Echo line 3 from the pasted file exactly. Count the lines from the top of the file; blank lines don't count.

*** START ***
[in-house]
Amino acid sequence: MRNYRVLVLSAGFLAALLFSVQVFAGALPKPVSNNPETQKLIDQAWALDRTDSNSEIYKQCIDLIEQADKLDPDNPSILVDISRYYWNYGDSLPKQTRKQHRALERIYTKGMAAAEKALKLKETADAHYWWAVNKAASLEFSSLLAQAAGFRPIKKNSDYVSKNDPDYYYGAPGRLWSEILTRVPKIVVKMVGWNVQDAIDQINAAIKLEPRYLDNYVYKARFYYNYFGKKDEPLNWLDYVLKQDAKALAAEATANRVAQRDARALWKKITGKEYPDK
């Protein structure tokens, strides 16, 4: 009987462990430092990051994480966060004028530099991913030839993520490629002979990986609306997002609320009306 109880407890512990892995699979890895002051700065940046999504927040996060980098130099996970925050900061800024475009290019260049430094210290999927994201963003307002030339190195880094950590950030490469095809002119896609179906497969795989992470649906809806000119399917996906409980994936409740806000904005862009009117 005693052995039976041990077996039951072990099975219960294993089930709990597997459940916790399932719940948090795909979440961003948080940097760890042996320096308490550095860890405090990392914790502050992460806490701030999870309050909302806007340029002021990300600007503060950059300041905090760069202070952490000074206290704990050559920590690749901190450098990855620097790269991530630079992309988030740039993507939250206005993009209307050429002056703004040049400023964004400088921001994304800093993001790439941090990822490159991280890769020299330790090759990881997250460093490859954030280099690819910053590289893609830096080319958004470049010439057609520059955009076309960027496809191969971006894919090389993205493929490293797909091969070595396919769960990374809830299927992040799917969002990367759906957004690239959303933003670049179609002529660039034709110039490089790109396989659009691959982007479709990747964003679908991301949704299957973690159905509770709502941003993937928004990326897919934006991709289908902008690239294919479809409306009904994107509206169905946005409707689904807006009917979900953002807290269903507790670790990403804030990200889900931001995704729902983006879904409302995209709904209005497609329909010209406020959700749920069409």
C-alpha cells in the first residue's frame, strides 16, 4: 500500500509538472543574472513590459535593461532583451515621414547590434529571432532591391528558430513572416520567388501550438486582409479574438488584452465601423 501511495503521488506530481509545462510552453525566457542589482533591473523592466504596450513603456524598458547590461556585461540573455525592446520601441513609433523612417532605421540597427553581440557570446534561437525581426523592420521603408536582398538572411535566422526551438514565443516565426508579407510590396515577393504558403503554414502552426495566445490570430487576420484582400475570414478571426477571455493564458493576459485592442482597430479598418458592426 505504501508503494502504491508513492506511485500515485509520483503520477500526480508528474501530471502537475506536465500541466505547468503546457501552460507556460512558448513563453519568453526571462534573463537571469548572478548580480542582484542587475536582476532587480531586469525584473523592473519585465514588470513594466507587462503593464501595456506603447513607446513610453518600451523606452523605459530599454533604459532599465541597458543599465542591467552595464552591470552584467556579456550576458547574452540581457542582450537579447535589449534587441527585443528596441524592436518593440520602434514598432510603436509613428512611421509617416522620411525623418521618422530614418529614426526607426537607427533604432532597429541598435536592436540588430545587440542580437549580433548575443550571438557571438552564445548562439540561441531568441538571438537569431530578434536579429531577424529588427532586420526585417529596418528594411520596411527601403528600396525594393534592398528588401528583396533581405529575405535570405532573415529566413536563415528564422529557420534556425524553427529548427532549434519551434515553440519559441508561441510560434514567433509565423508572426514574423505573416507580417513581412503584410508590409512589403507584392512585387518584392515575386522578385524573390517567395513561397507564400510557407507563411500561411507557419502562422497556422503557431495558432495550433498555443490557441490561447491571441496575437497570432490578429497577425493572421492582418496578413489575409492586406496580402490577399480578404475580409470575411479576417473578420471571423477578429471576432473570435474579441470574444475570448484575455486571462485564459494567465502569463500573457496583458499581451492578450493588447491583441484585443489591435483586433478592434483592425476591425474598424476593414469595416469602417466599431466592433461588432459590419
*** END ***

């Protein structure tokens, strides 16, 4: 009987462990430092990051994480966060004028530099991913030839993520490629002979990986609306997002609320009306 109880407890512990892995699979890895002051700065940046999504927040996060980098130099996970925050900061800024475009290019260049430094210290999927994201963003307002030339190195880094950590950030490469095809002119896609179906497969795989992470649906809806000119399917996906409980994936409740806000904005862009009117 005693052995039976041990077996039951072990099975219960294993089930709990597997459940916790399932719940948090795909979440961003948080940097760890042996320096308490550095860890405090990392914790502050992460806490701030999870309050909302806007340029002021990300600007503060950059300041905090760069202070952490000074206290704990050559920590690749901190450098990855620097790269991530630079992309988030740039993507939250206005993009209307050429002056703004040049400023964004400088921001994304800093993001790439941090990822490159991280890769020299330790090759990881997250460093490859954030280099690819910053590289893609830096080319958004470049010439057609520059955009076309960027496809191969971006894919090389993205493929490293797909091969070595396919769960990374809830299927992040799917969002990367759906957004690239959303933003670049179609002529660039034709110039490089790109396989659009691959982007479709990747964003679908991301949704299957973690159905509770709502941003993937928004990326897919934006991709289908902008690239294919479809409306009904994107509206169905946005409707689904807006009917979900953002807290269903507790670790990403804030990200889900931001995704729902983006879904409302995209709904209005497609329909010209406020959700749920069409």